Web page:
Outlets such as the self-declared ‘anti-racist’ NGO, ZARA, condemned the raids, being the only Austrian NGO to do so. Meanwhile, CAGE, an advocacy organization working to empower communities impacted by the “War on Terror” based on the ethos of Islamic principles of justice5 along with state-run Turkish news agency Anadolu Agency have highlighted the traumatic effects of the aggressive raids on the lives of minors and the freezing of assets of some of those affected6. The outcome of the raids has also been described by mainstream media as “coming up empty”7. It is, therefore, not surprising that prior to having even delivered on much of its stated purpose, concern and criticism surrounding the Observatory’s mere existence have abounded.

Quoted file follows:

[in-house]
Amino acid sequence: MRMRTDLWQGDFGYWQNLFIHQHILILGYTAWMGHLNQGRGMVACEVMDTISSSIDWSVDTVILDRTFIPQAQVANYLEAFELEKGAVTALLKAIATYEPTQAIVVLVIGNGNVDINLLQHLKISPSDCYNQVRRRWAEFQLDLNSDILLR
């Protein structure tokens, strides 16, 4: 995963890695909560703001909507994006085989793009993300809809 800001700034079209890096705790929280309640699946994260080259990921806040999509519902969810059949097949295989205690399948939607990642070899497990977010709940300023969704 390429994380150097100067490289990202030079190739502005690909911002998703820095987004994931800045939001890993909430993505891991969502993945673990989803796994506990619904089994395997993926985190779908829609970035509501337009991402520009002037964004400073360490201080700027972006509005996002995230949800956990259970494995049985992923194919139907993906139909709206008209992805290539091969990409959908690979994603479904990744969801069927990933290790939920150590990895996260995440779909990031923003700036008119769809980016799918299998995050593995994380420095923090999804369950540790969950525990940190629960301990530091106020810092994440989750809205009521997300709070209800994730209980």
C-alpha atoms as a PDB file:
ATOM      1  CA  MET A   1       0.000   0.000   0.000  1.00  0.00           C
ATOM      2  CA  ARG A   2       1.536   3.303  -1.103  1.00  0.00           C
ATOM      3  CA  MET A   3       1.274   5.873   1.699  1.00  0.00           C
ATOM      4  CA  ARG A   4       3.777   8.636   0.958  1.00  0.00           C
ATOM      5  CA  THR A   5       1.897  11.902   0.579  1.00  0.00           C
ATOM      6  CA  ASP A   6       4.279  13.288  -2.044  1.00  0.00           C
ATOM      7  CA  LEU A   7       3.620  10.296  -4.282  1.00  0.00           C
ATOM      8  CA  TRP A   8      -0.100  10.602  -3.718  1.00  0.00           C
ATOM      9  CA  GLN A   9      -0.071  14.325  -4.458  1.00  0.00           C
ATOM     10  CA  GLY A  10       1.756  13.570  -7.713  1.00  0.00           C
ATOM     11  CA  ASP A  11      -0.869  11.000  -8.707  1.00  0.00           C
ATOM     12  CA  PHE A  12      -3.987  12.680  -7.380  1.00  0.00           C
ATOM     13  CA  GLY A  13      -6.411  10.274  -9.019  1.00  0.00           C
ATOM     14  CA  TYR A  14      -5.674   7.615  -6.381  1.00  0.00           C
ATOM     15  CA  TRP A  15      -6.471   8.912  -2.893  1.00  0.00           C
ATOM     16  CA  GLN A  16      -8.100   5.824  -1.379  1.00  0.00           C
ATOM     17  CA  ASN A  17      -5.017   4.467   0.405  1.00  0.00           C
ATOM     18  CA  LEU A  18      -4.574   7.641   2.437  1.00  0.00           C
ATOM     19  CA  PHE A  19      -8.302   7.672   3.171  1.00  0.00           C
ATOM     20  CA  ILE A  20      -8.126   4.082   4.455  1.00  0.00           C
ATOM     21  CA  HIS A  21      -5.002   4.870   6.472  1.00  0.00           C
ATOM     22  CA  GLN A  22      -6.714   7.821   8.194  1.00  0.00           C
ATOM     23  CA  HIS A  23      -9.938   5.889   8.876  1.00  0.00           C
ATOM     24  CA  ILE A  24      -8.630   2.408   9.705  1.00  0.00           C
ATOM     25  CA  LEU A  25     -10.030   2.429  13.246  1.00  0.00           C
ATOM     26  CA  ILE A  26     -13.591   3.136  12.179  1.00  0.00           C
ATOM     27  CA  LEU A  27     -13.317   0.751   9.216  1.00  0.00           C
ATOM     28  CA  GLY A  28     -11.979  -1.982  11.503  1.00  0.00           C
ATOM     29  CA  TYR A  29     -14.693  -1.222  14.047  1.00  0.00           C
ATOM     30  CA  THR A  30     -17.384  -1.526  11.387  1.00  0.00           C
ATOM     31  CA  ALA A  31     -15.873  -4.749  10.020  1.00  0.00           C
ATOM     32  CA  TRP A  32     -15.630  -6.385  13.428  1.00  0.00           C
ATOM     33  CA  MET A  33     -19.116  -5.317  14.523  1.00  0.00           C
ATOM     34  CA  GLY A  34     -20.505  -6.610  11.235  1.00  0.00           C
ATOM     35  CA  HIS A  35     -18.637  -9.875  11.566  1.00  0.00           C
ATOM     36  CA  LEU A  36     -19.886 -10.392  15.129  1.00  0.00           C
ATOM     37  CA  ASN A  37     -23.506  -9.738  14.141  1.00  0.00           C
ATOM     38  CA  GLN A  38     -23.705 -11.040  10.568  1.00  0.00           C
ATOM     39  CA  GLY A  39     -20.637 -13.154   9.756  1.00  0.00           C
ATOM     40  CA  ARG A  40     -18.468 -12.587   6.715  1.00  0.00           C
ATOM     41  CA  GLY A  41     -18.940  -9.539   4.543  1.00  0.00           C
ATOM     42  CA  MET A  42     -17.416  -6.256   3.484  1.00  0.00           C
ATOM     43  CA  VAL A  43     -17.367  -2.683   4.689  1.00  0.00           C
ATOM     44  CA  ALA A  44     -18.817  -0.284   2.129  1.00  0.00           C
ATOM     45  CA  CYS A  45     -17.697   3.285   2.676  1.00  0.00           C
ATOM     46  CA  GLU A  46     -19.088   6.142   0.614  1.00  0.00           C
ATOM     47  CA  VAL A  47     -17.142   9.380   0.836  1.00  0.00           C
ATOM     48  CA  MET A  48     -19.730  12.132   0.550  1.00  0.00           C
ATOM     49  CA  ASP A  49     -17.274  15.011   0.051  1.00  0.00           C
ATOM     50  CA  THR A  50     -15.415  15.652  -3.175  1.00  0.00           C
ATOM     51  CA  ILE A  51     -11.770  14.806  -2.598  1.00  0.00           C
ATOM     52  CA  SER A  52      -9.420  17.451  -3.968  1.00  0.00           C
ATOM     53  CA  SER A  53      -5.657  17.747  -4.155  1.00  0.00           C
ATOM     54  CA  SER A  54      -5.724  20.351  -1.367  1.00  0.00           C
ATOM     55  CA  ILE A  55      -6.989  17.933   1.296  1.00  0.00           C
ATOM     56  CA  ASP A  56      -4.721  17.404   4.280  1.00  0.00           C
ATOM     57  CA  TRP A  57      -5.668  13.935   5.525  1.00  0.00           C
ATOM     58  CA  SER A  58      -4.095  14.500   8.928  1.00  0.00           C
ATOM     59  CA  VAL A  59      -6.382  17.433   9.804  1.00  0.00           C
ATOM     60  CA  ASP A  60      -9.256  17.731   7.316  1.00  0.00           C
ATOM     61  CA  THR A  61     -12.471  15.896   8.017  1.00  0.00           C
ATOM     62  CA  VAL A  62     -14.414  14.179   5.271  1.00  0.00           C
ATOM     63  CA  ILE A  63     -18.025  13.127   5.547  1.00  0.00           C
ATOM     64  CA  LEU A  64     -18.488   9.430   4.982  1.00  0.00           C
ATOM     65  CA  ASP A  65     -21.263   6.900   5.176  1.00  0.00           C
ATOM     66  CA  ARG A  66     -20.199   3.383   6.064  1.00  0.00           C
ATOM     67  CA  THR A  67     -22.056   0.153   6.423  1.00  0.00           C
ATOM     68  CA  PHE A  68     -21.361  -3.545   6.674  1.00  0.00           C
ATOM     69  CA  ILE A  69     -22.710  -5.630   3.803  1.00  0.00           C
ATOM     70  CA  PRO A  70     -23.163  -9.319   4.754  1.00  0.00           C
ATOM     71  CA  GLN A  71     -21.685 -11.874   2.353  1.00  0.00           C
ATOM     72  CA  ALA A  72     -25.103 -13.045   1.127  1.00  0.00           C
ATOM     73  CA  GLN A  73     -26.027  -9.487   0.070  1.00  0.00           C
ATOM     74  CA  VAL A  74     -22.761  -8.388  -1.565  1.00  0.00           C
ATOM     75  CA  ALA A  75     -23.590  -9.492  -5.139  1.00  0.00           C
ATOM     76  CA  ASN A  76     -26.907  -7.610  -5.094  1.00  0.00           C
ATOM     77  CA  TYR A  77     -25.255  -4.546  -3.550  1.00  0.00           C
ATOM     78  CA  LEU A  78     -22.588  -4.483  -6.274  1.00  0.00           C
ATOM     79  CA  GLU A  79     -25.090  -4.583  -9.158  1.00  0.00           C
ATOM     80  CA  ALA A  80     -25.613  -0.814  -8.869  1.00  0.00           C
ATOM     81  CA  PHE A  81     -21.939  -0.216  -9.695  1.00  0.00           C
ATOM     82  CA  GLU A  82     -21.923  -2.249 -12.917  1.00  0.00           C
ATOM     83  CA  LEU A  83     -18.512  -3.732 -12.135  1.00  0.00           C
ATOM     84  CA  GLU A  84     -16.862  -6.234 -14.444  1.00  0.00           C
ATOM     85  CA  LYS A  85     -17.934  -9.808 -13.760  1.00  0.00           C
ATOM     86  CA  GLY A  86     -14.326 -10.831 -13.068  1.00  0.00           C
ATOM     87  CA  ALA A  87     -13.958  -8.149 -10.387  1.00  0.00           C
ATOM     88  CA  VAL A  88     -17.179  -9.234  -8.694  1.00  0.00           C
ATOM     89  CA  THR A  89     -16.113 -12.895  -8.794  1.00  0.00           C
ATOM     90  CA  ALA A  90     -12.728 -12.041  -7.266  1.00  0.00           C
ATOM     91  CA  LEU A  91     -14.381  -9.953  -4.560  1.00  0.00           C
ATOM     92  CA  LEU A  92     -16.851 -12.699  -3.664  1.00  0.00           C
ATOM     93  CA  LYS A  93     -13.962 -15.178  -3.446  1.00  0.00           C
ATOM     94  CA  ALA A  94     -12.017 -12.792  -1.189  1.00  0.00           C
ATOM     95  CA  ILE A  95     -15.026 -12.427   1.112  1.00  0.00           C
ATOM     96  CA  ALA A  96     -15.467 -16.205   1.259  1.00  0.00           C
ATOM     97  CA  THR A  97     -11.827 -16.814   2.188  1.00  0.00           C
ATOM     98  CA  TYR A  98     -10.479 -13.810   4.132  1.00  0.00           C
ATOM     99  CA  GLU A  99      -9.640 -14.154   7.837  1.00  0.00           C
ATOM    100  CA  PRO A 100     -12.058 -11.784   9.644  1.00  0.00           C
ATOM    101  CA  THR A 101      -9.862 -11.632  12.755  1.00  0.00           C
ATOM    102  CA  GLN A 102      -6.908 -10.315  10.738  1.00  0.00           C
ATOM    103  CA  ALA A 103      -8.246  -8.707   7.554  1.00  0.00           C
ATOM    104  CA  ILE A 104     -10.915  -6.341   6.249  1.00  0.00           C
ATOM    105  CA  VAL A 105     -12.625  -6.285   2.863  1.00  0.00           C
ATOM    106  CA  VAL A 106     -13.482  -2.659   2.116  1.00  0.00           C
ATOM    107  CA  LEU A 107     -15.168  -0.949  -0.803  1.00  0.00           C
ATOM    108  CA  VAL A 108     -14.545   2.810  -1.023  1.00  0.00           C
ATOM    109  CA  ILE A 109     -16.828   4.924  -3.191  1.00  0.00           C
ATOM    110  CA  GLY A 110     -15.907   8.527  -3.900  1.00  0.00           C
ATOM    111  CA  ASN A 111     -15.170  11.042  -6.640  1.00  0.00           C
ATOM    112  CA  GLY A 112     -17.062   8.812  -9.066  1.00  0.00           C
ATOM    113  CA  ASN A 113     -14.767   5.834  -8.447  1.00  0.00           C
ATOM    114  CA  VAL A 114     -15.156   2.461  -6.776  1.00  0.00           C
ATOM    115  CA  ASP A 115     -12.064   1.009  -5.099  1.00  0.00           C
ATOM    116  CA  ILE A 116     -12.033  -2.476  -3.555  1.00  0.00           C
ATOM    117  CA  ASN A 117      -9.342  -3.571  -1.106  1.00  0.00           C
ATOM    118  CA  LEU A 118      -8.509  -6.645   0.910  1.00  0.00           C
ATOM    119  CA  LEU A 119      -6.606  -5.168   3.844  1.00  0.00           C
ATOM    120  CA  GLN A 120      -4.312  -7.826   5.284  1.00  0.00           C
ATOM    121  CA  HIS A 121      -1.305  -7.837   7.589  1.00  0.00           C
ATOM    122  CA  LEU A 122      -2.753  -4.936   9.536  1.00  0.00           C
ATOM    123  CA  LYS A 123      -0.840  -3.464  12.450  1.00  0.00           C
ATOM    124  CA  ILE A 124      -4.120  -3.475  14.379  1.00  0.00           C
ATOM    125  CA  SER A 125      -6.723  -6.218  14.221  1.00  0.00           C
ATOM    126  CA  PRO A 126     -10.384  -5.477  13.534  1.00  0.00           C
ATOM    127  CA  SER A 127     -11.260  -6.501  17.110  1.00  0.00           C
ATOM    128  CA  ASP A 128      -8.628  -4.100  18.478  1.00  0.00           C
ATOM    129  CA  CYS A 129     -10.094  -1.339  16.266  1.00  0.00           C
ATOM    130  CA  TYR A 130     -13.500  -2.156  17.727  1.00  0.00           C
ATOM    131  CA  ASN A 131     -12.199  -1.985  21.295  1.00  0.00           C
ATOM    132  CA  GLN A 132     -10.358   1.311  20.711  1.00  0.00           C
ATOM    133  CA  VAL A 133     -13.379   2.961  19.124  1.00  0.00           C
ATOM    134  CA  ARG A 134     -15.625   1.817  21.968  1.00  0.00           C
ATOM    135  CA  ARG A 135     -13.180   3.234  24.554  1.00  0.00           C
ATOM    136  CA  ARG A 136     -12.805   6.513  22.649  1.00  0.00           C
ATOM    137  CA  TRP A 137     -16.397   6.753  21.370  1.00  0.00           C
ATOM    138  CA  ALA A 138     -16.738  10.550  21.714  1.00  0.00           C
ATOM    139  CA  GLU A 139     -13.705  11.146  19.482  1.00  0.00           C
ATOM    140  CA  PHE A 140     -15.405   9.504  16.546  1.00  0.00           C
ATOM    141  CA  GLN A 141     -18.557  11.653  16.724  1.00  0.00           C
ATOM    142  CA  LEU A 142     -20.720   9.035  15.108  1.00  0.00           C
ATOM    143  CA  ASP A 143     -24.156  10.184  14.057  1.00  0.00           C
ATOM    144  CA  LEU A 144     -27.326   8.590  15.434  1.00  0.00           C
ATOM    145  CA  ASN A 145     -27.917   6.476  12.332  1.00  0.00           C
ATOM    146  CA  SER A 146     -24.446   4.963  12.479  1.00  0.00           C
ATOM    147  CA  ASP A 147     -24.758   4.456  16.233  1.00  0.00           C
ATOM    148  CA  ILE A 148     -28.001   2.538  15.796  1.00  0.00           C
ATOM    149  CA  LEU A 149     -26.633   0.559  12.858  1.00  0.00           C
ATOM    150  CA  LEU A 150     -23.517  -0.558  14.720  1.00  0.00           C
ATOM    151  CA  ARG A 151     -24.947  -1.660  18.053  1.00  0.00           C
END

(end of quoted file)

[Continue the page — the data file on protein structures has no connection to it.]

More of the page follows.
Vienna’s oldest mosque, the Islamic Center in Floridsdorf, completed in 1979, WikiComms

A key figure criticizing not only the Observatory but Austria’s policies towards Muslims in general, in particular since the modification of the country’s Islam Law in 2015, is Farid Hafez. He is a political scientist at the Department of Political Science and Sociology at the University of Salzburg and a fellow at Georgetown’s Bridge Initiative. Hafez was also one of the targets of Operation Luxor, having been accused of links with the Muslim Brotherhood.